Resource pulses of dead periodical cicadas increase the growth of American bellflower rosettes under competitive and non-competitive conditions
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This experiment investigates how pulsed nutrient resources interact with intraspecific competition to influence biomass production and nutrient use efficiency in the American bellflower (Campanulastrum americanum). The competitive environment of these plants was manipulated by growing plants alone or with neighboring conspecifics, and the occurrence of pulsed nutrient resources was manipulated through the addition of 17-year periodical cicada (Magicicada septendecim) carcasses in order to simulate naturally occurring pulsed resources in this system. The addition of cicada carcasses increased mean plant biomass by 61 % compared to non-supplemented plants, while competition decreased mean plant biomass by 44 % compared to plants grown without competition; these effects were additive. In comparison, nutrient use efficiency decreased in fertilized plants (cicada-supplemented plants showed 20 % greater foliage nitrogen concentrations compared to non-supplemented plants), but was not significantly affected by the plant’s competitive environment. In addition, cicada supplementation did not significantly increase the biomass asymmetry in competing pairs of plants. These results suggest that these plants increased their total nutrient uptake at a timescale commensurate with the pulsed increase in nutrient availability due to cicada carcass decomposition.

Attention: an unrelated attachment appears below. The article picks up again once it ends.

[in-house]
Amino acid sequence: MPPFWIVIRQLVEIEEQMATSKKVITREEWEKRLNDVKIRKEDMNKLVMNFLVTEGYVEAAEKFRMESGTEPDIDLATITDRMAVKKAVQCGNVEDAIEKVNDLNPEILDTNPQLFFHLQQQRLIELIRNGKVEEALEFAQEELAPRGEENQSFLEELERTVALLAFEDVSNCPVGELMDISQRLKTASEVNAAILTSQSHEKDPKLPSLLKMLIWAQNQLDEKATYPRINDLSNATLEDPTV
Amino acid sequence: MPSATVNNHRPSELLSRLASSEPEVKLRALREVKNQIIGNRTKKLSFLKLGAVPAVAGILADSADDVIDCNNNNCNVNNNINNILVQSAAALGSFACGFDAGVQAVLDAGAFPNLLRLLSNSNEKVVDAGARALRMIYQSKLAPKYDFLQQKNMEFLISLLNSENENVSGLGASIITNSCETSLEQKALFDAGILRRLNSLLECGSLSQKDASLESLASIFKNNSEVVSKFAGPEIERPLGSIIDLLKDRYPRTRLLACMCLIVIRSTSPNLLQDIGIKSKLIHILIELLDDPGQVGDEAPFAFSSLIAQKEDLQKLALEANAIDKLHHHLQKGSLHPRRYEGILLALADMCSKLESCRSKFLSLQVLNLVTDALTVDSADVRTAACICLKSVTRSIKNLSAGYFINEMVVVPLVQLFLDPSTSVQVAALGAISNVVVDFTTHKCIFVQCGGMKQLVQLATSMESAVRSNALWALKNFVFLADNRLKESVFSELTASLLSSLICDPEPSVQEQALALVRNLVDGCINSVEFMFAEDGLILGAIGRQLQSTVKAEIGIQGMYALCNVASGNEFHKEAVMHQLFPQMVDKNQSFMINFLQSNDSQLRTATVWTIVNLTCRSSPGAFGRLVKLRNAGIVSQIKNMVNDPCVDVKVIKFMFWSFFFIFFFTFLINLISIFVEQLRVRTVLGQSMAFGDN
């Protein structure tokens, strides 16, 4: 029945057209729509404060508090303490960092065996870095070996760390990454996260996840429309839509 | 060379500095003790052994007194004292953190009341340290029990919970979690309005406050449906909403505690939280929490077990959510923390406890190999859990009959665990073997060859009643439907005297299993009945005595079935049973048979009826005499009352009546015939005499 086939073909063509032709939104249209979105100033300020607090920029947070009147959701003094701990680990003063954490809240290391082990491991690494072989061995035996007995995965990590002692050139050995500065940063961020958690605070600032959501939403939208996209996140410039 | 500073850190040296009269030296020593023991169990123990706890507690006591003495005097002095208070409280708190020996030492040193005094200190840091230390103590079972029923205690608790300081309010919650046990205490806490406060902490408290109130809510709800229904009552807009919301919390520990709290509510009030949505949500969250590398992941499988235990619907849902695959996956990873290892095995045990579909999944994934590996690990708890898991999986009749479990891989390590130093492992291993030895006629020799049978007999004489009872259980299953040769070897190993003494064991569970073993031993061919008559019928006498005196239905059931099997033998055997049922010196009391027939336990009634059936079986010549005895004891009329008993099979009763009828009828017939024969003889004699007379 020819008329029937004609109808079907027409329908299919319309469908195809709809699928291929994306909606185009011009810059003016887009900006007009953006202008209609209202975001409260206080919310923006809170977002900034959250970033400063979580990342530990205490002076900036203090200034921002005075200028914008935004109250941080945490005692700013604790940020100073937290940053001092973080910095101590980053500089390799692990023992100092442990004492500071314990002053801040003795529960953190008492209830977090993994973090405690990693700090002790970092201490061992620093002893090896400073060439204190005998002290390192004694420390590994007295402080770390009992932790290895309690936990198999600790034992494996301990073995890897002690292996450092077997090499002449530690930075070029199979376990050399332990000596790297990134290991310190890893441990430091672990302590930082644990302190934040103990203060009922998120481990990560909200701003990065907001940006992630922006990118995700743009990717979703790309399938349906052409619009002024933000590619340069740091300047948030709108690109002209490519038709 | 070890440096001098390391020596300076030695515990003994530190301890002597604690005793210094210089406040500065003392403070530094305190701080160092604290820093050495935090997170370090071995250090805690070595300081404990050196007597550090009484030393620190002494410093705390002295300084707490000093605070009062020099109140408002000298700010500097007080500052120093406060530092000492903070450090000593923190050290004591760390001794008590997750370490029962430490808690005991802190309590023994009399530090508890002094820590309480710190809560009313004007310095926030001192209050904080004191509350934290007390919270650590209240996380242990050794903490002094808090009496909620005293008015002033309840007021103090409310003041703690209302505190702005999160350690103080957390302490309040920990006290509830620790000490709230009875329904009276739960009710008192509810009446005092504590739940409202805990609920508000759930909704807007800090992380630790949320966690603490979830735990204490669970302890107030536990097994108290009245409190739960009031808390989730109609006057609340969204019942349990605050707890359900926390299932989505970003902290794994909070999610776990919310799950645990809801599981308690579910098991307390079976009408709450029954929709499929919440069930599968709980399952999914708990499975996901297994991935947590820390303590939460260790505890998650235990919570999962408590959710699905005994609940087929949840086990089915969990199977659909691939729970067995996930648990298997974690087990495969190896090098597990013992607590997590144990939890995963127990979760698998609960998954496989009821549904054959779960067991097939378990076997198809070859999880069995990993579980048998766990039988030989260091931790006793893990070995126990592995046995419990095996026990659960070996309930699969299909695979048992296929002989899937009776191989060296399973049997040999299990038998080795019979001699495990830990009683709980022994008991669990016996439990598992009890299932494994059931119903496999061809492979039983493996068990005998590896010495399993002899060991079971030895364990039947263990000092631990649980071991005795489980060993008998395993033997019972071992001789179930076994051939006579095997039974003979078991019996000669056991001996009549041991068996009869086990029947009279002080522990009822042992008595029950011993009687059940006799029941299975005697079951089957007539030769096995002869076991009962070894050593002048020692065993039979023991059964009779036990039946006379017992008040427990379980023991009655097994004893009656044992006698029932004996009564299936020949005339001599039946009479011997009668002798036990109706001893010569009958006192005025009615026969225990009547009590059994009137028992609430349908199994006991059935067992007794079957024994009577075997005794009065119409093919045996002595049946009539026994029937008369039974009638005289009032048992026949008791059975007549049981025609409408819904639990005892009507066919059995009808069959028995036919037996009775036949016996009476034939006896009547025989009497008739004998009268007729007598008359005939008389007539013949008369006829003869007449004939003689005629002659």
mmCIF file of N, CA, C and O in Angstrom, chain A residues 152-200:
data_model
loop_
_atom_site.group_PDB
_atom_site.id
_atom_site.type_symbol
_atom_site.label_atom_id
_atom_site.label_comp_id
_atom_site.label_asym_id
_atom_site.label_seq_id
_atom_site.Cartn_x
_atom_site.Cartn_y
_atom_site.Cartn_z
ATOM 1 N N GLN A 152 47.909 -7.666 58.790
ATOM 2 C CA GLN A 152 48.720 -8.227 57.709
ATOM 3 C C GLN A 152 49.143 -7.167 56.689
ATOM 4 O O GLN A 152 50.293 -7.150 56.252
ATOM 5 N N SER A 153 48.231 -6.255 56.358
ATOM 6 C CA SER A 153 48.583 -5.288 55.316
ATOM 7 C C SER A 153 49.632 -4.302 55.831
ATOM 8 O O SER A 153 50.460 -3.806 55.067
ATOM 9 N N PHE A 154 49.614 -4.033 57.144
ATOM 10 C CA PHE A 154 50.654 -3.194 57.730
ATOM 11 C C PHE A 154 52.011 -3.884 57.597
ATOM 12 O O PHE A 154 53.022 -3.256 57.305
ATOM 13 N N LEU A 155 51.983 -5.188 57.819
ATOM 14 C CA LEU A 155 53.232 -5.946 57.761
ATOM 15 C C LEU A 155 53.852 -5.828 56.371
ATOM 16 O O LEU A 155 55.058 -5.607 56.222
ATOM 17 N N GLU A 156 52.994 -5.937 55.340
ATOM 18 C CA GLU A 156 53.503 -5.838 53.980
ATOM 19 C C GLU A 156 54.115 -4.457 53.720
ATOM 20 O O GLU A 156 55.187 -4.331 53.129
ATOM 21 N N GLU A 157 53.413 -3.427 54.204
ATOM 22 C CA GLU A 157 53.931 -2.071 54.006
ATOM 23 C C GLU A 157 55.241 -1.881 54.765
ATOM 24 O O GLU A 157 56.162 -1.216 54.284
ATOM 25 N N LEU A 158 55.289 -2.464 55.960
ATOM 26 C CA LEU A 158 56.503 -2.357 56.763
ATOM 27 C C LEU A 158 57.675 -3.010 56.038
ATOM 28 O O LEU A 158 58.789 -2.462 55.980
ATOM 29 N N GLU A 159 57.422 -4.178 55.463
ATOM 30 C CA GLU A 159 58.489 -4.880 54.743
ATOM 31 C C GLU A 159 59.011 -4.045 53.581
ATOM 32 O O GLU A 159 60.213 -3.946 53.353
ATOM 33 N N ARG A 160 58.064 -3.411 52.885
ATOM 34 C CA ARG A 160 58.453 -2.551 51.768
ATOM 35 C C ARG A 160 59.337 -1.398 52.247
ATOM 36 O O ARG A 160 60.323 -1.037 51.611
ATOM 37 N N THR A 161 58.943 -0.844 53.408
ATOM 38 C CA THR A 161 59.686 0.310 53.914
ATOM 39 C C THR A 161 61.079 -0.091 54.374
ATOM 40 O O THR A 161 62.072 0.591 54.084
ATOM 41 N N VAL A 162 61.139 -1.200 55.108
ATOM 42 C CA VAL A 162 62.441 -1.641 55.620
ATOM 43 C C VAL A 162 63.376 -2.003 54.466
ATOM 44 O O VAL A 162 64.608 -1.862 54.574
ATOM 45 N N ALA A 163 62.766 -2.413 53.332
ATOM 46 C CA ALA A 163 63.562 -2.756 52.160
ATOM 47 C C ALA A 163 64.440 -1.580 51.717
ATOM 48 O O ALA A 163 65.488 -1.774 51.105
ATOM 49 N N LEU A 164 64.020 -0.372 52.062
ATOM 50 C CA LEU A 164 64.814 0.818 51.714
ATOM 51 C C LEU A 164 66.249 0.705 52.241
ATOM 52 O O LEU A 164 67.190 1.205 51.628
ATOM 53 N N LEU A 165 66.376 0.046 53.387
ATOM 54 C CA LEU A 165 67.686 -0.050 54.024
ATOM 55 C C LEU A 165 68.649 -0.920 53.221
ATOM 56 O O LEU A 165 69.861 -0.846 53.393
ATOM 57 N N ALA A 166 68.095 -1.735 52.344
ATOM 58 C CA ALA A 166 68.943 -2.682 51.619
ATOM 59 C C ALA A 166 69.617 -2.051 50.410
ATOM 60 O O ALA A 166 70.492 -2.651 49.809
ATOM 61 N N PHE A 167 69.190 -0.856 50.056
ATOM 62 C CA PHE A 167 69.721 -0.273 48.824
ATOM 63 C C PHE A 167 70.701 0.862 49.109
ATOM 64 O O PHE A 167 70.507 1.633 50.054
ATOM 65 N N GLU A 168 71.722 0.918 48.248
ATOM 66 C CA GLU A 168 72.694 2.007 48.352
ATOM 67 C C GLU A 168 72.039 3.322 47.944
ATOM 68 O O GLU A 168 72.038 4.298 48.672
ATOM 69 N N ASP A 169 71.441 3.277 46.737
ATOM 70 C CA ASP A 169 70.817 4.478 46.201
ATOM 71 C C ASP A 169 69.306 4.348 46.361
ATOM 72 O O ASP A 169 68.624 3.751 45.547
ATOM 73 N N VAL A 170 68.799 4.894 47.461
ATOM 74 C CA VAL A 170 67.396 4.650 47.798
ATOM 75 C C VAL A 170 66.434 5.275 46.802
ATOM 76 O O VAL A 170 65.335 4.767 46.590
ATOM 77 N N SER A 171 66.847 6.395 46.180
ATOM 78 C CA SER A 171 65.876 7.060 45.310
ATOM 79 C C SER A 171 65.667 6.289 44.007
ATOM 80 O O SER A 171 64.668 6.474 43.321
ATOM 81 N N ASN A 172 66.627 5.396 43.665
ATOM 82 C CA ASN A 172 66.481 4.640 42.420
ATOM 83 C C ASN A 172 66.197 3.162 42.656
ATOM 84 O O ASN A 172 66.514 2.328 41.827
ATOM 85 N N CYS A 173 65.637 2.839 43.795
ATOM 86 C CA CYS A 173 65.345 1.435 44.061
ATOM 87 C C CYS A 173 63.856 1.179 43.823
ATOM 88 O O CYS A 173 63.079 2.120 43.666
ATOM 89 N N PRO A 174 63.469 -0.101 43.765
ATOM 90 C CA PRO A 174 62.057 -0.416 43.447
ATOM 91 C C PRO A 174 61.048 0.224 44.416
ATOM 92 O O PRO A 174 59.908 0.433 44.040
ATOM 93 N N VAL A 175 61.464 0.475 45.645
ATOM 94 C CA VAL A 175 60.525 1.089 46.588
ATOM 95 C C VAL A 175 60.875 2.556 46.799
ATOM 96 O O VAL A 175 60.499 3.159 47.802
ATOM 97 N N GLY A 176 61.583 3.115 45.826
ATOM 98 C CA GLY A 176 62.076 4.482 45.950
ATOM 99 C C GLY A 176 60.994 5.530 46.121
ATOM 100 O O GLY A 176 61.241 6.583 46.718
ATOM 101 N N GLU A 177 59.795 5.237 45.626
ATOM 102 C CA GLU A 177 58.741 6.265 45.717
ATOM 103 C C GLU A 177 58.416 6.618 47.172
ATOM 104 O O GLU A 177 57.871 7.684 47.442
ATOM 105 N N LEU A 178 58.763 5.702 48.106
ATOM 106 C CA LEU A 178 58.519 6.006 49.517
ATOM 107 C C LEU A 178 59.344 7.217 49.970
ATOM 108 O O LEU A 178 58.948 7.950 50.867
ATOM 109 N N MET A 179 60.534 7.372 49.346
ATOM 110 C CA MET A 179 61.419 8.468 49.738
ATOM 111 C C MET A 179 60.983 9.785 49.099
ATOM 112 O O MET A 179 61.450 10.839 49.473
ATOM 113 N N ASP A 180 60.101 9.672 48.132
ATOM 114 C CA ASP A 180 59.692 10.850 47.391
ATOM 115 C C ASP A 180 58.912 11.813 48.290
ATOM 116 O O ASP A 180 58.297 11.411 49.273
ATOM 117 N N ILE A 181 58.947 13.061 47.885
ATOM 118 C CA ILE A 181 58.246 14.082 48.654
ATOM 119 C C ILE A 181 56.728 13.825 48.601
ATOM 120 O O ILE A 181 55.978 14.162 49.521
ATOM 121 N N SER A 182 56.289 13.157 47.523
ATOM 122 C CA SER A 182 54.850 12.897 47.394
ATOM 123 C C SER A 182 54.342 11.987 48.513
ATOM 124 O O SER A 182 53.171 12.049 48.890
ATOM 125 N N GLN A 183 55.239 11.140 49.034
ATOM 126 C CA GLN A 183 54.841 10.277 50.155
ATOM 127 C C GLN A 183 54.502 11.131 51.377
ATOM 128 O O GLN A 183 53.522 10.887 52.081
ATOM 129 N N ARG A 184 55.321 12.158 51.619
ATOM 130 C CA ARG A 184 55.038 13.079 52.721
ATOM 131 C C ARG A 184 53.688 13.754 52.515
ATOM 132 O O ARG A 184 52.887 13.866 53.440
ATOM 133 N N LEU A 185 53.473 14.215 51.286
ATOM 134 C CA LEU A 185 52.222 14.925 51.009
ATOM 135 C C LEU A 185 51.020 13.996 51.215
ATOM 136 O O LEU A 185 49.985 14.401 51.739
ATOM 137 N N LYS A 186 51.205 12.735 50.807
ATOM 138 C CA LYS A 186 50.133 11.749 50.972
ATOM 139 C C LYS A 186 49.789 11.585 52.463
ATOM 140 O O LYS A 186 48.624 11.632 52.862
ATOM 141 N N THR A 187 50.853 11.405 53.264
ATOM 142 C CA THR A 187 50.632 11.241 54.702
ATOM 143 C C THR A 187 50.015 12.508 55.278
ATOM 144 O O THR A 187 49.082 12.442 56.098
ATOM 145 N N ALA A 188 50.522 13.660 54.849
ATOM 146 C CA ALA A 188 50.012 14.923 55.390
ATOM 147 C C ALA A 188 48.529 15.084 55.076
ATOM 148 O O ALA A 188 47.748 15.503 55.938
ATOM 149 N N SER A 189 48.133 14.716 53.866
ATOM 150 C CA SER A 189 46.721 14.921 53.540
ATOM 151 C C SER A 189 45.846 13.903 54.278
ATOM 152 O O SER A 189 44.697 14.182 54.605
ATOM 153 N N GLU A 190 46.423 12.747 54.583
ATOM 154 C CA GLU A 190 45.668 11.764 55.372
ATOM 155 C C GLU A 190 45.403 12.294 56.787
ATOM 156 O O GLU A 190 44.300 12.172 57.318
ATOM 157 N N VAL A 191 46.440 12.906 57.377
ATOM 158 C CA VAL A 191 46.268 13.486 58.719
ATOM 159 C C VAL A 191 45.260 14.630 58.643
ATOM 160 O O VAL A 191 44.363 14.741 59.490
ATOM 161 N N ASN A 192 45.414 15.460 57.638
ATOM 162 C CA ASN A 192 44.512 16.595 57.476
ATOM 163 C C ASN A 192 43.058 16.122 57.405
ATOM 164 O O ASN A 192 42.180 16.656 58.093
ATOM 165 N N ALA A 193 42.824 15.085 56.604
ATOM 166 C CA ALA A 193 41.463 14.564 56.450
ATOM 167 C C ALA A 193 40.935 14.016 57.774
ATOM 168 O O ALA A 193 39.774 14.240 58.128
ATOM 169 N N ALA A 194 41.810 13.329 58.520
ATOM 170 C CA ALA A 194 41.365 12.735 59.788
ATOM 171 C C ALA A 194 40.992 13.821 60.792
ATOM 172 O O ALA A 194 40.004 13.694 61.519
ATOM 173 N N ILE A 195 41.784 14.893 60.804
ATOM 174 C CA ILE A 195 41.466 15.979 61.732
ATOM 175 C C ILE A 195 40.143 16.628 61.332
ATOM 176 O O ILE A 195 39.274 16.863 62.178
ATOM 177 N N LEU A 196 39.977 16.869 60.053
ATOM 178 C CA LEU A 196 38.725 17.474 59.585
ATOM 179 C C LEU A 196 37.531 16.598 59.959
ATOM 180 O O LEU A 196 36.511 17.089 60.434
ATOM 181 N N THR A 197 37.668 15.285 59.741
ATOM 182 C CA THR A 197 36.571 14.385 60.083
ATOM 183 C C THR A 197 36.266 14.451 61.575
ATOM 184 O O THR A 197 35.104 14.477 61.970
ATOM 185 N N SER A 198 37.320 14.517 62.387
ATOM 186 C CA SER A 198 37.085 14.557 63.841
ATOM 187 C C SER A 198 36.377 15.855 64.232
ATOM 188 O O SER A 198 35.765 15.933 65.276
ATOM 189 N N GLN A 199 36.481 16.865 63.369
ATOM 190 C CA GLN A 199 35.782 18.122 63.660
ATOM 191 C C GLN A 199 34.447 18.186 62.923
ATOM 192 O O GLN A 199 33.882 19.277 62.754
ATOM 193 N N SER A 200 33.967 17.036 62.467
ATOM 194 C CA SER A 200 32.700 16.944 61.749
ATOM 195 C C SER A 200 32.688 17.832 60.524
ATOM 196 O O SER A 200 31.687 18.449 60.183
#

KeywordsResource pulses Competition Nutrient use efficiency Foliage nitrogen Periodical cicadas (Magicicadaseptendecim) American bellflowers (Campanulastrum americanum)
I thank the Mountain Lake Biological Station and Blandy Experimental Farm at the University of Virginia for field site assistance. Thanks to David Carr, T’ai Roulston, and Rick Karban for assistance in the field, and Rick Karban, Tom Schoener, Kevin Rice, Jonathan Levine and Tabatha Bruce for helpful comments on earlier versions of this manuscript. This research was supported by the Center for Population Biology and Section of Evolution and Ecology at the University of California, Davis and the National Science Foundation Graduate Research Fellowship Program.
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